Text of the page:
Part two of our talk with Mohamed El Kalla, CEO of CIRA Education: Egypt’s largest listed private-sector education company, CIRA (Cairo for Investment and Real Estate Development) Education, has a bird’s eye view on Egypt’s education sector; spanning everything from pre-K to university, and from national and middle-income to international schools. That puts CIRA Education CEO Mohamed El Kalla in a great position to discuss sector-wide challenges and developments as the sector’s “defensive” reputation gets put to the test amid a wave of economic headwinds.
ICYMI: Part I of our conversation saw El Kalla walk us through the company’s recent rebranding and its expansions on both a geographical and sectoral level.
In Part II, we talk to El Kalla on how the sector as a whole is withstanding the myriad economic headwinds it currently faces, from rising inflation and the EGP devaluation to the recent ministerial shake-up and regulatory hurdles like the 7% cap on tuition fees. Edited excerpts from our conversation:
CIRA Education has not been immune to the challenges facing the market: The education outfit reported a 30% fall in net income in 3Q 2021-2022 from the same period last year amid an increase in financing costs and debt incurred to finance expansion plans, as well as a 31% y-o-y increase in operating costs such as rising salaries and wages. CIRA’s shares are also down 5.2% YTD, as the benchmark EGX30 index suffered sell-offs and was in the red on a year-to-date basis for the better part of 2022 — though the company’s shares have rallied 12.5% since 1 September, according to market data.
For El Kalla, a drop in earnings or share performance does not mean the sector is losing its “defensive” streak: “That was a hiccup, not a trend,” El Kalla tells us, explaining how besides the rise in costs and debt, several changes at a ministerial level affected enrollment rates and revenues, including the Tansik-style system for private university enrollment, which has since been scrapped.
And “hiccups” can easily be overcome with the right growth strategy: Fixed costs for education players are high regardless of growth and expansion, which means that growth in this case actually helps reduce cost margins, El Kalla explained. “As you continue growing, you’re able to absorb margins as you go,” he said. “The way I like to see it is that 50% of inflation can be absorbed by tuition or price increases, and the other 50% can be absorbed through an economy of scale,” he added.
Besides growth, a diverse offering also helps balance the scales: As enrollment rates at some high-income schools begin to take a hit amid rising inflation, CIRA has actually seen an increase in enrollments as parents look to transfer their children to more affordable middle-income segment schools, El Kalla said. “We are 25% above our admissions target,” and we have managed to stick to the 7% price cap, El Kalla said, adding that this also allowed CIRA to absorb the costs in the cases where tuition was already too high for parents, like at its international schools.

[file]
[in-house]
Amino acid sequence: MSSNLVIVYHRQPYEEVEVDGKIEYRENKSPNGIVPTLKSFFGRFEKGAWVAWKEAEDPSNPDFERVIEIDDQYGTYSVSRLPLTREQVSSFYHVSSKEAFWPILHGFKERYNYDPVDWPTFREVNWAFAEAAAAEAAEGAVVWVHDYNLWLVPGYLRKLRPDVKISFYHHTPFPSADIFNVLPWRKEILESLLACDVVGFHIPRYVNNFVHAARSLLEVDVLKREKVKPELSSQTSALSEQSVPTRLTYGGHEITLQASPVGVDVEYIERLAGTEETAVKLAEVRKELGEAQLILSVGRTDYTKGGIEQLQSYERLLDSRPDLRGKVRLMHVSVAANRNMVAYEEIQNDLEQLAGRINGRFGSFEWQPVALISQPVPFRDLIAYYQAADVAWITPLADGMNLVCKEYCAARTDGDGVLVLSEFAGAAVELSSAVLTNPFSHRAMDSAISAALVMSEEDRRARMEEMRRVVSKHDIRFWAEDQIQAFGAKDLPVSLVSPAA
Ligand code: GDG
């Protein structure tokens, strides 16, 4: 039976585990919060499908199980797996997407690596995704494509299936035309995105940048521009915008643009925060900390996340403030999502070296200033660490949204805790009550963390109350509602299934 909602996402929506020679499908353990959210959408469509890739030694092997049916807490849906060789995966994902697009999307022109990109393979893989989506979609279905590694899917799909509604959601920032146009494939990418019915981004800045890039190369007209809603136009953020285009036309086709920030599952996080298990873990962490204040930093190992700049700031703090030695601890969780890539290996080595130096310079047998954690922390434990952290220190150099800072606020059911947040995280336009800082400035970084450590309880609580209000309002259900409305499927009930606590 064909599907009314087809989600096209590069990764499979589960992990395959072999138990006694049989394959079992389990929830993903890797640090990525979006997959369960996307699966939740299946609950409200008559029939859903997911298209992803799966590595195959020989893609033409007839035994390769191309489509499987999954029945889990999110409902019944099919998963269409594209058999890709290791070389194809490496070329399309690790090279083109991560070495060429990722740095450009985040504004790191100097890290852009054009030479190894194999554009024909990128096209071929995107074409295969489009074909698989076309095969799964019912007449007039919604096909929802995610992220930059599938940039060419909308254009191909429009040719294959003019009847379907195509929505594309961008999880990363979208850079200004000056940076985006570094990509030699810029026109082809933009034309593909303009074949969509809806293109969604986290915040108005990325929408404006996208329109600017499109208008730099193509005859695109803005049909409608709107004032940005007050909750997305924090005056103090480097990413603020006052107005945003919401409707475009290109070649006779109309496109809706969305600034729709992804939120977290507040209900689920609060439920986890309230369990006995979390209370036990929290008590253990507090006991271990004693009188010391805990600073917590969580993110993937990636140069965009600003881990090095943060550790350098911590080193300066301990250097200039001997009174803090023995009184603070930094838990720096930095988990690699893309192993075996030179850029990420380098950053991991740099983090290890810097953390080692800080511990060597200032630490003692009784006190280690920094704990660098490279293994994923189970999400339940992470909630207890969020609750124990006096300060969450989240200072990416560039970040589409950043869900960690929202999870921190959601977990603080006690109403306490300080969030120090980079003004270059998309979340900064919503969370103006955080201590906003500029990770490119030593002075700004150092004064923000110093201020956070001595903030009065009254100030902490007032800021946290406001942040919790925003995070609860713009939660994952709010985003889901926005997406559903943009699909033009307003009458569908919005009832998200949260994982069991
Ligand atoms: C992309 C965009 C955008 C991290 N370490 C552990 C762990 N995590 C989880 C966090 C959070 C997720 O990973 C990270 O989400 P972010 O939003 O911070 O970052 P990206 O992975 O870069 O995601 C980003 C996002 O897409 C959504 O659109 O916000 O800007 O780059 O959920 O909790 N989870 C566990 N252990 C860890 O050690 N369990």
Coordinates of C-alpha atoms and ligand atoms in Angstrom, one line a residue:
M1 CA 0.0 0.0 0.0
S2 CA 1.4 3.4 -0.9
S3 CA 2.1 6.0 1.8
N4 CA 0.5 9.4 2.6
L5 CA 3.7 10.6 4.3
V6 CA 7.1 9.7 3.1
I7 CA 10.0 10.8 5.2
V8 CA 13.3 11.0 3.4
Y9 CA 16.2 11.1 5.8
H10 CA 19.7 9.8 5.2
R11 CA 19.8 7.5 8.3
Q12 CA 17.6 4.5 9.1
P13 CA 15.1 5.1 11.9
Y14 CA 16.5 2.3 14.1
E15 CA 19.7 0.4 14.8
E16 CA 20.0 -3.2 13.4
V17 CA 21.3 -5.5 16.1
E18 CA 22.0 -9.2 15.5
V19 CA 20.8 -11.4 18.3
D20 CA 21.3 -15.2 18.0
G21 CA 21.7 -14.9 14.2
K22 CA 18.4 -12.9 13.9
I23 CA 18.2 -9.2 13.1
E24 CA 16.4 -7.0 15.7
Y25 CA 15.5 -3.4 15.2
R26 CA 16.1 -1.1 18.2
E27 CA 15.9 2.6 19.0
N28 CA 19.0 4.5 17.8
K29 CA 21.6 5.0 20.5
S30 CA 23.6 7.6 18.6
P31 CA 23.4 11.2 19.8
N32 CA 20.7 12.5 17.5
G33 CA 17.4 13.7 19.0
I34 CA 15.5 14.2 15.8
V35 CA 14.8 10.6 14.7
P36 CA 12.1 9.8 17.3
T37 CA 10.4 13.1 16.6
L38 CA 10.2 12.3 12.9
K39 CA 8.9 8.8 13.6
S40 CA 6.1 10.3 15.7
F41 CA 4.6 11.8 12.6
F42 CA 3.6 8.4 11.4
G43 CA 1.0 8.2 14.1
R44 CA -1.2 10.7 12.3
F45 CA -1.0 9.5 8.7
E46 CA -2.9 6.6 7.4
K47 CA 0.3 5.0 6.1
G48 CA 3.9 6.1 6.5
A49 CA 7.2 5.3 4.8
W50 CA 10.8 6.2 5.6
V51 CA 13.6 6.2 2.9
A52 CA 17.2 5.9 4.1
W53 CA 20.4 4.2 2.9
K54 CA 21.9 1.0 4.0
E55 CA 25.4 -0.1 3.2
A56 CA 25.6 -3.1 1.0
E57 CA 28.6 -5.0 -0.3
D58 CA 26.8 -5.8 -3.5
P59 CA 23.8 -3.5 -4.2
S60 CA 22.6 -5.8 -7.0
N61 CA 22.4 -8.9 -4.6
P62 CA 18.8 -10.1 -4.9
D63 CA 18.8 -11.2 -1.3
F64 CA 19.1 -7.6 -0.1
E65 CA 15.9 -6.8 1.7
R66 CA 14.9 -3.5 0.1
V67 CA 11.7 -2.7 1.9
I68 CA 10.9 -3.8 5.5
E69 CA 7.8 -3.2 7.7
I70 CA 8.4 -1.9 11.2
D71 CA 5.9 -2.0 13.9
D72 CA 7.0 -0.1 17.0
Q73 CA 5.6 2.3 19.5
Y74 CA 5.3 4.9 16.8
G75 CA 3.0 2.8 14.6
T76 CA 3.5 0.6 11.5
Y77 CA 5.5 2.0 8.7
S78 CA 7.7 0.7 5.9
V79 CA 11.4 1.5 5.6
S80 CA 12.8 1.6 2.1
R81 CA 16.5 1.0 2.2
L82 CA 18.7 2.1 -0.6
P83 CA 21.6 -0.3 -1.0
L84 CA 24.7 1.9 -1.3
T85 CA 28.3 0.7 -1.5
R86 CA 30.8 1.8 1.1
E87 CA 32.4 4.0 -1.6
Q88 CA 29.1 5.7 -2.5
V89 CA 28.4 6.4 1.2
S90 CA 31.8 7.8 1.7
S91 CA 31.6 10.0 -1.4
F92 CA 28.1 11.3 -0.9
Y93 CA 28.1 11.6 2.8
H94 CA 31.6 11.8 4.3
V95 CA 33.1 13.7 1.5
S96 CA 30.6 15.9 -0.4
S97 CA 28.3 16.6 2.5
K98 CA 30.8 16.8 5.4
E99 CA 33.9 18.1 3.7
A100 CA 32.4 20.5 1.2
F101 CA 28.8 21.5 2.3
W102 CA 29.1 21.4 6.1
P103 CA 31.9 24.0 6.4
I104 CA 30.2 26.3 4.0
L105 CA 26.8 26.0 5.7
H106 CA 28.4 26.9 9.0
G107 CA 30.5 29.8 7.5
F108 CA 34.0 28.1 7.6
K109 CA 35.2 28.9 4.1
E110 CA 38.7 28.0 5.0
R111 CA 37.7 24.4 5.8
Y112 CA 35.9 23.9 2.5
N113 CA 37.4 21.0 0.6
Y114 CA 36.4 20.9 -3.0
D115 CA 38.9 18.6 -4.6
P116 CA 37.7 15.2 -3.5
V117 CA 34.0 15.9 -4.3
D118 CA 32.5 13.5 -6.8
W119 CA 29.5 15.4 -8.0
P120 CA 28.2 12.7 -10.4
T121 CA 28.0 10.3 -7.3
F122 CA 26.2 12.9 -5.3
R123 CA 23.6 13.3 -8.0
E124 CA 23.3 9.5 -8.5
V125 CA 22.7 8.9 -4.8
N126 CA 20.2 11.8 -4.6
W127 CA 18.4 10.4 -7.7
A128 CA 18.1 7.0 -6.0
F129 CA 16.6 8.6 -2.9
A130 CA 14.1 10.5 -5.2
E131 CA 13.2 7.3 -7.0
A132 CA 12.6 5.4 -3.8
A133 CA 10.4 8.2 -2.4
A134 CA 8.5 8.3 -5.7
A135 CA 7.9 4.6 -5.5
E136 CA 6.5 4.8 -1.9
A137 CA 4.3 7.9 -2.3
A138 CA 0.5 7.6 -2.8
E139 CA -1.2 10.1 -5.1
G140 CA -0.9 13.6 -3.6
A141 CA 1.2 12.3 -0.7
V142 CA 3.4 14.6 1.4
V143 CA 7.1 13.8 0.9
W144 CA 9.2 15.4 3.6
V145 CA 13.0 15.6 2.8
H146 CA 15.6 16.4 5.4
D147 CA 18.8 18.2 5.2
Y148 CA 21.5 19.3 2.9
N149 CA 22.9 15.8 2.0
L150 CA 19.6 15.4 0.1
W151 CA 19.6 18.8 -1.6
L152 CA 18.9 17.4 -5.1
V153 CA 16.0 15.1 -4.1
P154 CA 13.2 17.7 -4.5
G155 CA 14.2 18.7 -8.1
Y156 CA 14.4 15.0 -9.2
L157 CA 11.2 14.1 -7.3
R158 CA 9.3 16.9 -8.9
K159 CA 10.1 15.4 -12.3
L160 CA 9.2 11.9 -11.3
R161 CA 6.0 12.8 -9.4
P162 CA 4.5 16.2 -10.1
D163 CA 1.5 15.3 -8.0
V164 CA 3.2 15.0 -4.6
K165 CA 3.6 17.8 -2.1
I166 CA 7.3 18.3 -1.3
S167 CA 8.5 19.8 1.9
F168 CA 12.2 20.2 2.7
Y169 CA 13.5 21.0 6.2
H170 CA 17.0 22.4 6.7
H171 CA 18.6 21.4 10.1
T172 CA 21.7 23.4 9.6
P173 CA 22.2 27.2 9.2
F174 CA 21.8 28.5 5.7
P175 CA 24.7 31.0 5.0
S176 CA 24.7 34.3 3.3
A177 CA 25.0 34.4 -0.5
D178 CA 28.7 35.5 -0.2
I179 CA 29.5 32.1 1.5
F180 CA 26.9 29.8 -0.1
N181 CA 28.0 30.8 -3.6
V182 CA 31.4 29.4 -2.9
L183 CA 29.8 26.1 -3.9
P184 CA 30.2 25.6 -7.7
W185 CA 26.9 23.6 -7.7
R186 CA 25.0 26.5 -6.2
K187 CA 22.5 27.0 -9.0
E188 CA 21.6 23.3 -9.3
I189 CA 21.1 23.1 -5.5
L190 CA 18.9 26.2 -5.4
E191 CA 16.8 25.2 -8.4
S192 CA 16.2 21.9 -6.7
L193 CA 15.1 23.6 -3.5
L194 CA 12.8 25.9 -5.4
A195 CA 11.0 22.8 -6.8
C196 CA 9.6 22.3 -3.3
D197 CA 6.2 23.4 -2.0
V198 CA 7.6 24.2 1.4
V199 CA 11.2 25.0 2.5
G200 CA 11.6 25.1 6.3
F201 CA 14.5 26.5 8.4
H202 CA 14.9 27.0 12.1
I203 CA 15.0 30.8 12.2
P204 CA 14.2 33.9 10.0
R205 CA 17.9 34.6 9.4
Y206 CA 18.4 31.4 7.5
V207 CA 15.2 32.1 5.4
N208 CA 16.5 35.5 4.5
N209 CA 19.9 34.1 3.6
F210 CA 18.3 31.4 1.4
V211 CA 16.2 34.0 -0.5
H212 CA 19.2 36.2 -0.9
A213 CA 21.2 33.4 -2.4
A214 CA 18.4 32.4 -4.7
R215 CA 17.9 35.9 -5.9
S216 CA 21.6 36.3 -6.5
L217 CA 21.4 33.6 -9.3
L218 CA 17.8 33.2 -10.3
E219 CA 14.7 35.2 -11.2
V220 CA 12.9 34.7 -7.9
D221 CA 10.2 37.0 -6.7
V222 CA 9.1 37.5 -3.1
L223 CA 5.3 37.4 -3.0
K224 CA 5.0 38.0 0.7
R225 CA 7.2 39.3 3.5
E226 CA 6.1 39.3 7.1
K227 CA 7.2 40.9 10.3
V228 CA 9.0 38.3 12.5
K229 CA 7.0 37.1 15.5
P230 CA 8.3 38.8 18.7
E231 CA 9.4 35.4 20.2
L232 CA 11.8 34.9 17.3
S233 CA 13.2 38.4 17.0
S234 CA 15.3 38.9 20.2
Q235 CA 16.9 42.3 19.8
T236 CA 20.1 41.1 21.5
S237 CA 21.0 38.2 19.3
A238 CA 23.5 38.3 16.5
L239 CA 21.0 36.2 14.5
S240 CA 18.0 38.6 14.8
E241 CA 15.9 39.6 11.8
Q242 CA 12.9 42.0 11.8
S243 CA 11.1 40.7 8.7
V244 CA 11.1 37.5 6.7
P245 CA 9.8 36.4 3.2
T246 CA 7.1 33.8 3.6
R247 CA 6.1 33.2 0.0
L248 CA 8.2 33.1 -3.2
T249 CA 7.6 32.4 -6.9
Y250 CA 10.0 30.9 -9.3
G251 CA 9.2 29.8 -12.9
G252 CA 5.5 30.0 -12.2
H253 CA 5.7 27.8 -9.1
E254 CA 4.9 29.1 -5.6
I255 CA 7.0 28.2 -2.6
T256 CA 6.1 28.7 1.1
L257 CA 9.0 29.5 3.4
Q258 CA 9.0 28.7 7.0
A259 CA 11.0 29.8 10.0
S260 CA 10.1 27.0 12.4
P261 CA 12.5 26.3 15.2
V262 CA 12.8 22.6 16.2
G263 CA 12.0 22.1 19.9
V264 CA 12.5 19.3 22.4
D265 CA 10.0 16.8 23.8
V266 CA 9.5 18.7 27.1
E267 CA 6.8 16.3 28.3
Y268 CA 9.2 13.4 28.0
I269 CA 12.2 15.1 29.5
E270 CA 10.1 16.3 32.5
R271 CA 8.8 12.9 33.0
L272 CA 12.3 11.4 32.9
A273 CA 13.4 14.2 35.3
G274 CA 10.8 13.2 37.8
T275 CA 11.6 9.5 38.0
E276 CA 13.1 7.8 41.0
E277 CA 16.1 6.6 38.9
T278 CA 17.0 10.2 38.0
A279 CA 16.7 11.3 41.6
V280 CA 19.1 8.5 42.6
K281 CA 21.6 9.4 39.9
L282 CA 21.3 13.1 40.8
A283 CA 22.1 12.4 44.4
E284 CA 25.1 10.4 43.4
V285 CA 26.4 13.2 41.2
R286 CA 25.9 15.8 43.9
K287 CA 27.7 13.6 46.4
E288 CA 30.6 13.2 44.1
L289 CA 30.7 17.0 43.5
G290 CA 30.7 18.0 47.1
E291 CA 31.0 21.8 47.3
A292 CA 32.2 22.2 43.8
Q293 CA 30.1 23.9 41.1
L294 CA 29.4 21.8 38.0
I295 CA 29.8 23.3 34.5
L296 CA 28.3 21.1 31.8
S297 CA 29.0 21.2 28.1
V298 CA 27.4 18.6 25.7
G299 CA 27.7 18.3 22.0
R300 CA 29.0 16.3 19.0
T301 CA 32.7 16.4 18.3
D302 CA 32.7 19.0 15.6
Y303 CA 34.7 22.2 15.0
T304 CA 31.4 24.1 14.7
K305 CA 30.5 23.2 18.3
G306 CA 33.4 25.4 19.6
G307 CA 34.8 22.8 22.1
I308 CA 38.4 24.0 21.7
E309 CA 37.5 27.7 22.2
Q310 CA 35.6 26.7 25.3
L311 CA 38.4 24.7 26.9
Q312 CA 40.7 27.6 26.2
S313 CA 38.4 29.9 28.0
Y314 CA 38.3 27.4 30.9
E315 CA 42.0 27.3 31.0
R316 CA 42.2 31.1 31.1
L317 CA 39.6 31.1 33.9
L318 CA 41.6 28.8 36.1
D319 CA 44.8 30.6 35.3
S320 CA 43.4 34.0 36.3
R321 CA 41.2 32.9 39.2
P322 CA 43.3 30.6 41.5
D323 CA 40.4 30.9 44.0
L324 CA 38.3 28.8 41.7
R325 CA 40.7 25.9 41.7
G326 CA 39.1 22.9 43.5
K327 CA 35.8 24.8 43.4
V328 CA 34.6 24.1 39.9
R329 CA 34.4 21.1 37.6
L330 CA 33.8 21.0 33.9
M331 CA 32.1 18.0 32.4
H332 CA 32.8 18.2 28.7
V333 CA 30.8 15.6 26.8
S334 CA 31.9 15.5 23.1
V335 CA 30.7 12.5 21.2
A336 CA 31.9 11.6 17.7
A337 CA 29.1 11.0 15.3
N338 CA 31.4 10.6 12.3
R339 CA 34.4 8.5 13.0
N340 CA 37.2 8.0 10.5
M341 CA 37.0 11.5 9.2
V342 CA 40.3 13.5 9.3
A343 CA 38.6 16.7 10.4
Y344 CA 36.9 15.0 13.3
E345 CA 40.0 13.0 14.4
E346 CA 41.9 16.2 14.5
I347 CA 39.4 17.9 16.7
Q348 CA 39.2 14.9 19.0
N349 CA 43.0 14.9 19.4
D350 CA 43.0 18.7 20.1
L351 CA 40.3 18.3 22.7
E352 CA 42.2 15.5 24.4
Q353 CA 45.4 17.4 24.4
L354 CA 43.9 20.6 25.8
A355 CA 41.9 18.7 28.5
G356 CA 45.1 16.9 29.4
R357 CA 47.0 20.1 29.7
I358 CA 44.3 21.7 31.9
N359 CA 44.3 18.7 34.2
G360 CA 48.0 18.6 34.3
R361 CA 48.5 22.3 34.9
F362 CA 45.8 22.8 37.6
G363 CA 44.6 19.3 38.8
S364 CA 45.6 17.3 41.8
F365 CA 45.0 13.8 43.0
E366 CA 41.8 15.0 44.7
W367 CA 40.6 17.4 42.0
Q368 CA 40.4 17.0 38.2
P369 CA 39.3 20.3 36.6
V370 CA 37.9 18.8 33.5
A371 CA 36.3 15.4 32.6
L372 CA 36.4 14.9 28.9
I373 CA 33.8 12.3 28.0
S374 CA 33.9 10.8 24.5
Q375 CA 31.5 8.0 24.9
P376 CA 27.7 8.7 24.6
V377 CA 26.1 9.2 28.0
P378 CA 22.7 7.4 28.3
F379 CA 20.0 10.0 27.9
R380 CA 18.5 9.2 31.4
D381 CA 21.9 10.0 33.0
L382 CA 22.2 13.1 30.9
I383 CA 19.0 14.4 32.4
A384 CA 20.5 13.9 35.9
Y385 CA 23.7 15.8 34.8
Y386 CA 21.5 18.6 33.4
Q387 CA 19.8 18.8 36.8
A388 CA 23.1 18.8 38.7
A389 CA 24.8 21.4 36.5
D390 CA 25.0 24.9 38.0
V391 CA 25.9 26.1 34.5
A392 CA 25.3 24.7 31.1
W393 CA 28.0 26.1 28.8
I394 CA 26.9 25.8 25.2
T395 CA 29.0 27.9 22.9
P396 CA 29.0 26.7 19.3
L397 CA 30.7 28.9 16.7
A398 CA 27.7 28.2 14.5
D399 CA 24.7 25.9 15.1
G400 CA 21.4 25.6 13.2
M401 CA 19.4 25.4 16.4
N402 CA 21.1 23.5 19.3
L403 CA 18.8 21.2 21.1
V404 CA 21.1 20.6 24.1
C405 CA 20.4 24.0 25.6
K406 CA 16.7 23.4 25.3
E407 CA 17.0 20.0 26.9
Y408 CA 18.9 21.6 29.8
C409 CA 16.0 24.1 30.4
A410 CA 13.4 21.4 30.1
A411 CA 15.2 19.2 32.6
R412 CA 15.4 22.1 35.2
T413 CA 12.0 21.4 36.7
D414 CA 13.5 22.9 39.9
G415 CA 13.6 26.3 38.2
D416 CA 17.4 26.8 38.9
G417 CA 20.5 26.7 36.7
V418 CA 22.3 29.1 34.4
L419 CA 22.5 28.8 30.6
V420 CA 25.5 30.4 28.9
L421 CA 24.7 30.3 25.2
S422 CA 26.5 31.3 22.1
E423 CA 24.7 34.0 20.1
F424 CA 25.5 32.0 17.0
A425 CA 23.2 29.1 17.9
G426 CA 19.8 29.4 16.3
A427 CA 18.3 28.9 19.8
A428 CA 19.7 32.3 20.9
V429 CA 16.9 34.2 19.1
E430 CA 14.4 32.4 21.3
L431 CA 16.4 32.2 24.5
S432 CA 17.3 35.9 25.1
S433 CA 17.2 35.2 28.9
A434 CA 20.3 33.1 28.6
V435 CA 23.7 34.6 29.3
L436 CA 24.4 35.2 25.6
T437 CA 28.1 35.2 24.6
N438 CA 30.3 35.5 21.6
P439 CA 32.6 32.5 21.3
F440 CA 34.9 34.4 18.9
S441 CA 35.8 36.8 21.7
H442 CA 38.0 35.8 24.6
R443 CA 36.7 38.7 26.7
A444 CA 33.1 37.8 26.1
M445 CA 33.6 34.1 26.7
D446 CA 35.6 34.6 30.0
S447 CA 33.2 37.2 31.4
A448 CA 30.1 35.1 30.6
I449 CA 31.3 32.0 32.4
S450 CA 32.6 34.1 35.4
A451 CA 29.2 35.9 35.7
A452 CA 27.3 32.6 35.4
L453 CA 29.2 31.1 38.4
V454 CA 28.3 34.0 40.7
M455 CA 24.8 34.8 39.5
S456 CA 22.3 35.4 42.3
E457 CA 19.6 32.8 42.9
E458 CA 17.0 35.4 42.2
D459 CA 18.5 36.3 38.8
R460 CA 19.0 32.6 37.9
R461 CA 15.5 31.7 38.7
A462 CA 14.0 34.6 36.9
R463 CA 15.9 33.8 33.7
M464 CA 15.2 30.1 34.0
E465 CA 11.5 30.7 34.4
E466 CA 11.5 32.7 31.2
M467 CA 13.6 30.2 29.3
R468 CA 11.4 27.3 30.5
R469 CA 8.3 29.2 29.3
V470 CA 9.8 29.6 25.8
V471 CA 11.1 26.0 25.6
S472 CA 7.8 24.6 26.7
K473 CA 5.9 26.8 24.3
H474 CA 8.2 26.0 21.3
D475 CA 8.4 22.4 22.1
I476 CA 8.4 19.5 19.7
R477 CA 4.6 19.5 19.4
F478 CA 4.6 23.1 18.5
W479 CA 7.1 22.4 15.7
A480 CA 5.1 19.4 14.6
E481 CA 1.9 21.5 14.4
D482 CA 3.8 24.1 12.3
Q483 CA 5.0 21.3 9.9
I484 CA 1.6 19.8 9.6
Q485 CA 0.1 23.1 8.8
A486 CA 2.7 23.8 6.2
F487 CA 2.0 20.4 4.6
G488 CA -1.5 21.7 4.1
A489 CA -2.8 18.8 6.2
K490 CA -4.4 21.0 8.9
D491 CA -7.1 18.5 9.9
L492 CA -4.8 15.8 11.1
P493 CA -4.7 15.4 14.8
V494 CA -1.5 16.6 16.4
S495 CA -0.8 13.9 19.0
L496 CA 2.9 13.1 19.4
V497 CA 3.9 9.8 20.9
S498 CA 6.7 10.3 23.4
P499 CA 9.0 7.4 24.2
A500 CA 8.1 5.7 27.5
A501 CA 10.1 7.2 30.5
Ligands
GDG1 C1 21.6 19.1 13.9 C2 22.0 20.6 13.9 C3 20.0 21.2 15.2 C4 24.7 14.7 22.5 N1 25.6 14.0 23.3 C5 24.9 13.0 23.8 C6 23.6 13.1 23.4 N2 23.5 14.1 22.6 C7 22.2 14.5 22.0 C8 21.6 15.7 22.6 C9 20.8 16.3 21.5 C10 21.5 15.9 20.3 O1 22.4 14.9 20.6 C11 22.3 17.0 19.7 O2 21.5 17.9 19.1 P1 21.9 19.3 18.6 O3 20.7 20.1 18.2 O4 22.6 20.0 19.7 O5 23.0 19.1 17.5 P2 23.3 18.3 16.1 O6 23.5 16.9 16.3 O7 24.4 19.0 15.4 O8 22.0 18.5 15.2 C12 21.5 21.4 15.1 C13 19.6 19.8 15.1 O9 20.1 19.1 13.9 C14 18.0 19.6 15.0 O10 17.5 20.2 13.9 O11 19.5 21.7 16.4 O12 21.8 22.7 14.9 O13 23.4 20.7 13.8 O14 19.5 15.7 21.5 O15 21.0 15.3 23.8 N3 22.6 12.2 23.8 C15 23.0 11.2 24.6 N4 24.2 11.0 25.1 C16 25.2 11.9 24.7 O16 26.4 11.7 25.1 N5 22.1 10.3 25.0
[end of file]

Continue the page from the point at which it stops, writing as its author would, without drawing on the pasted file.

If CIRA had only been operating international schools, it would have been in “big trouble,” El Kalla says. Expat teachers’ salaries can take up more than 60% of revenues of international schools, he added, noting that “if this jumps to 80%, the only solution for them will be to cut on quality, and that’s a vicious cycle no one wants.”
So what does the sector need? First, legislative and regulatory reform, according to El Kalla. The issue with the Education Act as it stands is that it treats public and private schools as one, El Kalla said, adding that a new law needs to take into account the diverse offerings in our education sector. “Any new law needs to be drafted carefully, with the parliament and private sector both in on the dialogue,” especially if we want a stable legislative framework that does not need another overhaul a few years down the line, he added.
This is key with the recent appointment of Reda Hegazy as the new education minister, replacing Tarek Shawki — that we see reform continue in the same direction, and get implemented through a proper institutional process that can achieve continuity, El Kalla said. At this stage, a new draft law is “in progress” but no official dialogue with the private sector has been instigated as of yet, he added.
The second essential area of focus for regulators should be education public-private partnerships (PPPs) + tech education. “The public is in need of something solid on the [PPP] angle, because it can help solve a lot of problems,” El Kalla said. (Read: how a PPP model can help universalize KG education in Egypt.) Technological education is also a crucial piece of the puzzle that can help cover the underserved gap in Egypt’s education system, and this is what CIRA will be looking at next, he added.
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